Tuesday, September 29th, 2015
Today the film festival showed 3 movies, each focusing on political issues impacting the north. Whether it’s climate change, LBGT issues or aboriginal rights, each of these issues have either impacted northerners in the past or are impacting them now.
PERMAFROST OF THE PEEL PLATEAU
“30 years ago, Climate change was just a word”
That is what Tetlit Gwich’in community member Clifford Vaneltsi recalls. But now, it impacts the north with full force. Since April, there have been hundreds of forest fires across the land. Not only that, but a variety of lakes and rivers have been impacted by drought. In the area of Peel Plateau, the permafrost is melting, causing the landscape to crumble and the ground to turn into sludge. The area of Peel Plateau is the subject of this 17 minute documentary from Ecology North.
Most of the focus centres on the scientists and community members who study the effects of climate change. The film goes into details of how scientists study an area and examine impact. Whether it’s examining the number of bugs in the water to the way brushes affect a road, Each study serves a means to understand impact and hopefully change our behavior. In the case of roads, the study presents how the road dust affects the brush beside them and how the brush affects the road in return.
From the environmental issues of now to the LBGT rights of the past, we now go to a surreal short film about forbidden love.
Set in a remote arctic outpost camp during the 1950s, the film begins with a wedding between groom Pitsiulaaq (Franco Buscemi) and bride Viivi (Malaya Qaunirq Chapman). It seems like a regular wedding, but the image of an inuit couple being married off by a white preacher speaking inuit while surrounded by two mounties makes it feel a little off.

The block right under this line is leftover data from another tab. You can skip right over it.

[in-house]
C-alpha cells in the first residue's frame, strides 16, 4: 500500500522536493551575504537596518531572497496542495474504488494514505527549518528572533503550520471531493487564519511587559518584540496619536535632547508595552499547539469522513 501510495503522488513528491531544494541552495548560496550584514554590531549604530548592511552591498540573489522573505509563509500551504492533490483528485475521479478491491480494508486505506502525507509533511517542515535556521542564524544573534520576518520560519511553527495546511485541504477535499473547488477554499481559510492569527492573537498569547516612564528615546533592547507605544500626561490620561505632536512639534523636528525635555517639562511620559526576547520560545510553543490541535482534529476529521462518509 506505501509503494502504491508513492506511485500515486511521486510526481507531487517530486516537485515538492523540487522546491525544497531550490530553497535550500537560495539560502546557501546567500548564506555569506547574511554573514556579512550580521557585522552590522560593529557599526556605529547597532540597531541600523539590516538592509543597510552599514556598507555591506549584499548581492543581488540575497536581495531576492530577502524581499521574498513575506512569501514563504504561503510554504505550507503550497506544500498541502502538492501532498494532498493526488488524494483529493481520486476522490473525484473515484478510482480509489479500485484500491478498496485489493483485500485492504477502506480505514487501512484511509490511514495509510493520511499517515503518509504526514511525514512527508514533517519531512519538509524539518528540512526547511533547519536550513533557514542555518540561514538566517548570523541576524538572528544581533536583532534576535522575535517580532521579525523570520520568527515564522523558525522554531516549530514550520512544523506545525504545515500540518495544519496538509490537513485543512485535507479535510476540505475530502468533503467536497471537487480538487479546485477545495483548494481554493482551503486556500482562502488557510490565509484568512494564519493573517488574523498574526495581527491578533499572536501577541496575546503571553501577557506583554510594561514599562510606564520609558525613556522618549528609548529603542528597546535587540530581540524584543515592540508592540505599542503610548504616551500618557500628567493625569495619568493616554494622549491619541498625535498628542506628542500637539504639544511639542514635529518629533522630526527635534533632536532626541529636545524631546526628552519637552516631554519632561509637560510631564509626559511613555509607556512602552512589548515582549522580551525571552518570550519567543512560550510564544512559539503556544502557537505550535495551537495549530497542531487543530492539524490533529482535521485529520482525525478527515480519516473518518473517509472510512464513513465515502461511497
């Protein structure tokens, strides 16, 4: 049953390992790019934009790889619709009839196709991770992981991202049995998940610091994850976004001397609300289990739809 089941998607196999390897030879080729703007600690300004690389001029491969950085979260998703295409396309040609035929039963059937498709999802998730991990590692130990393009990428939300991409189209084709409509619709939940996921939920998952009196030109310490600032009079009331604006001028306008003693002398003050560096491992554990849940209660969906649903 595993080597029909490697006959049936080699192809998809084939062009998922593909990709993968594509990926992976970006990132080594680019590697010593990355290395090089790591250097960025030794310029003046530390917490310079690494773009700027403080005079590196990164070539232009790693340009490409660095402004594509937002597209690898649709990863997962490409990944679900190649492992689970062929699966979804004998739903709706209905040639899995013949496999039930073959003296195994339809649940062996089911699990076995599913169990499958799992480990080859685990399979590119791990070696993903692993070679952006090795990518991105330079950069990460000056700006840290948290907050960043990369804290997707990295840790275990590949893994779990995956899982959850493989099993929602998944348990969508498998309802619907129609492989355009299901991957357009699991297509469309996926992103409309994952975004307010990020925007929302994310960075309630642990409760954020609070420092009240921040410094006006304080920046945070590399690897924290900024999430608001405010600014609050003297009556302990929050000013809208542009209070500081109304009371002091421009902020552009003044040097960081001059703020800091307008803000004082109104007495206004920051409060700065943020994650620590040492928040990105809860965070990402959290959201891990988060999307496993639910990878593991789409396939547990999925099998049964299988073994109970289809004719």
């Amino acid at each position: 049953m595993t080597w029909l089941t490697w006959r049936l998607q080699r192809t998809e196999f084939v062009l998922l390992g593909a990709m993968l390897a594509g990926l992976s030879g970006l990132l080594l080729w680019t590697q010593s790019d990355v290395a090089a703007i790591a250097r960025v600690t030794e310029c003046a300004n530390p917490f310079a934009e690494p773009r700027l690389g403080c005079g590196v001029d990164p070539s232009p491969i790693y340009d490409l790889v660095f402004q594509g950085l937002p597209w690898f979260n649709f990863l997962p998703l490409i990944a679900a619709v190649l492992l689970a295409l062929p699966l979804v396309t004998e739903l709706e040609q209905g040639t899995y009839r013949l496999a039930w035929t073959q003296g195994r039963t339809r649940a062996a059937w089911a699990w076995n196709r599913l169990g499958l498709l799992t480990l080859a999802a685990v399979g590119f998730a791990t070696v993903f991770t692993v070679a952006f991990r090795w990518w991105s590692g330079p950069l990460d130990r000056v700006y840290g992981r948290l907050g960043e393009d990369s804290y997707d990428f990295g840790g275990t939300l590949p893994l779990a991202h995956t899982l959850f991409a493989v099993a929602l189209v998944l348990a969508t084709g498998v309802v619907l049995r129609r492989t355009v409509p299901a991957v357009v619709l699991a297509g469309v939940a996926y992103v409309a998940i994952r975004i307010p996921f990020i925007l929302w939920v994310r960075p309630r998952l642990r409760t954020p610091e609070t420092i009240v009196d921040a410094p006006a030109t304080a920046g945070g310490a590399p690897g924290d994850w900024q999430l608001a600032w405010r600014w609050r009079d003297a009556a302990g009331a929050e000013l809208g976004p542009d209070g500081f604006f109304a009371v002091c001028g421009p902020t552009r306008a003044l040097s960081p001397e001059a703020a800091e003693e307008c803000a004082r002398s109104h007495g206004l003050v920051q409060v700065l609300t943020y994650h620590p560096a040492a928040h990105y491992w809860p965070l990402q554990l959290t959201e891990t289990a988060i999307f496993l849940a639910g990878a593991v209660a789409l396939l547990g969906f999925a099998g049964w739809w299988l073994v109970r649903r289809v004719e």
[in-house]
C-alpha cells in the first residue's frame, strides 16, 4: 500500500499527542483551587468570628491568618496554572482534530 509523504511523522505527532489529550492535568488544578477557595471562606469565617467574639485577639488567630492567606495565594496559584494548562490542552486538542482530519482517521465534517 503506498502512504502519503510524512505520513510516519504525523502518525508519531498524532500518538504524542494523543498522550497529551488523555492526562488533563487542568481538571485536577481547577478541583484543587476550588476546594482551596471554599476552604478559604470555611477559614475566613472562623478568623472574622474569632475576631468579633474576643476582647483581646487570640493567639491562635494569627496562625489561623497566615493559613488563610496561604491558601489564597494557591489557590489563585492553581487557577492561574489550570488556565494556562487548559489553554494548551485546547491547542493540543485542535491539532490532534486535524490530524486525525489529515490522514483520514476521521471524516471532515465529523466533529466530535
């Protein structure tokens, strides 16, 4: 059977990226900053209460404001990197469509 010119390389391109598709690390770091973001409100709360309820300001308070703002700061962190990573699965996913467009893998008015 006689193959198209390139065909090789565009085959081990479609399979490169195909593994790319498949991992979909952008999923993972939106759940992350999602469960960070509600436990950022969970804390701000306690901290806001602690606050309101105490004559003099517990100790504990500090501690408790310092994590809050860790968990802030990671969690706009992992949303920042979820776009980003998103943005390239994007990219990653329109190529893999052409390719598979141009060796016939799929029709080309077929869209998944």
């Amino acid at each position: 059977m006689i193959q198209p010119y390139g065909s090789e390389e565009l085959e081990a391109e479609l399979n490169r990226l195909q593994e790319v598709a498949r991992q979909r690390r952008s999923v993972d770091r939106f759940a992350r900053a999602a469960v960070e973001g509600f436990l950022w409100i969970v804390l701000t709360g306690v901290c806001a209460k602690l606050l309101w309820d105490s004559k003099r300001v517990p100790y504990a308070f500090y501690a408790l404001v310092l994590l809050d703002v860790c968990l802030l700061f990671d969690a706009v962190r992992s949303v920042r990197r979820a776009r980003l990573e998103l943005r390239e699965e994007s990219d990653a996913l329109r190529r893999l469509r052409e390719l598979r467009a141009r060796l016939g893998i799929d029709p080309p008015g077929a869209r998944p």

The next to be expected to marry is Ulluriaq (Miali Buscemi). Johnny (Paul Nutarariaq) is insistant on marrying her, but after rejecting 3 suitors, Ulluriaq doesn’t want to get married. Besides, doing so would involve her moving out of the camp, which she considers her home. But her mother pressures her to accept Johnny’s proposal, saying they all plan to move to the city.
The only affection Ulluriaq has is for Viivi, who returns the affections. Viivi herself is torn between her forbidden love and a need to maintain the status quo. At first, they attempt to form a secret three way marriage with Pitsiulaaq. Unfortunately, society’s binds are too strong.
The film deals with the subject of gay people having to repress their true selves in a time that saw homosexuality as not only a disease but a crime. Both Buscemi and Chapman do a good job of conveying the affection their characters have for each other and their attempts to find ways to stay together. The film also looks at the pressures women have to face to conform to social norms. Ulluriaq is pressured to marry Johnny not because of love, but because he has a good job. The fact that everyone’s expected to move into the city suggests the pressures of assimilation at the expense of aboriginal culture.
I don’t know whether it’s the delivery of the film’s tone or me growing up in a more tolerant society, but this film comes off as weird to me. Why are there mounties at the wedding in the opening scene? Are they friends of the characters or are they enforcing some law? And then there’s the scene where Ulluriaq and Viivi convince Pitsiulaaq to let them stay. Pitsiulaaq seems a little too accepting of this proposal, at least so quickly. Viivi claims her husband’s clueless about love. But I don’t know, the way he accepts their proposal’s still a little strange.
I can’t tell if director Aletha Arnaquq-Bari is going for heightened reality or if the practices of the authorities were of the time. I don’t know how much of the film is subject of its time or a creative decision by the director. Whatever it is, I don’t quite know what to make of the film.
And we get to the first feature length film of the festival, which I will dicuss in the next review.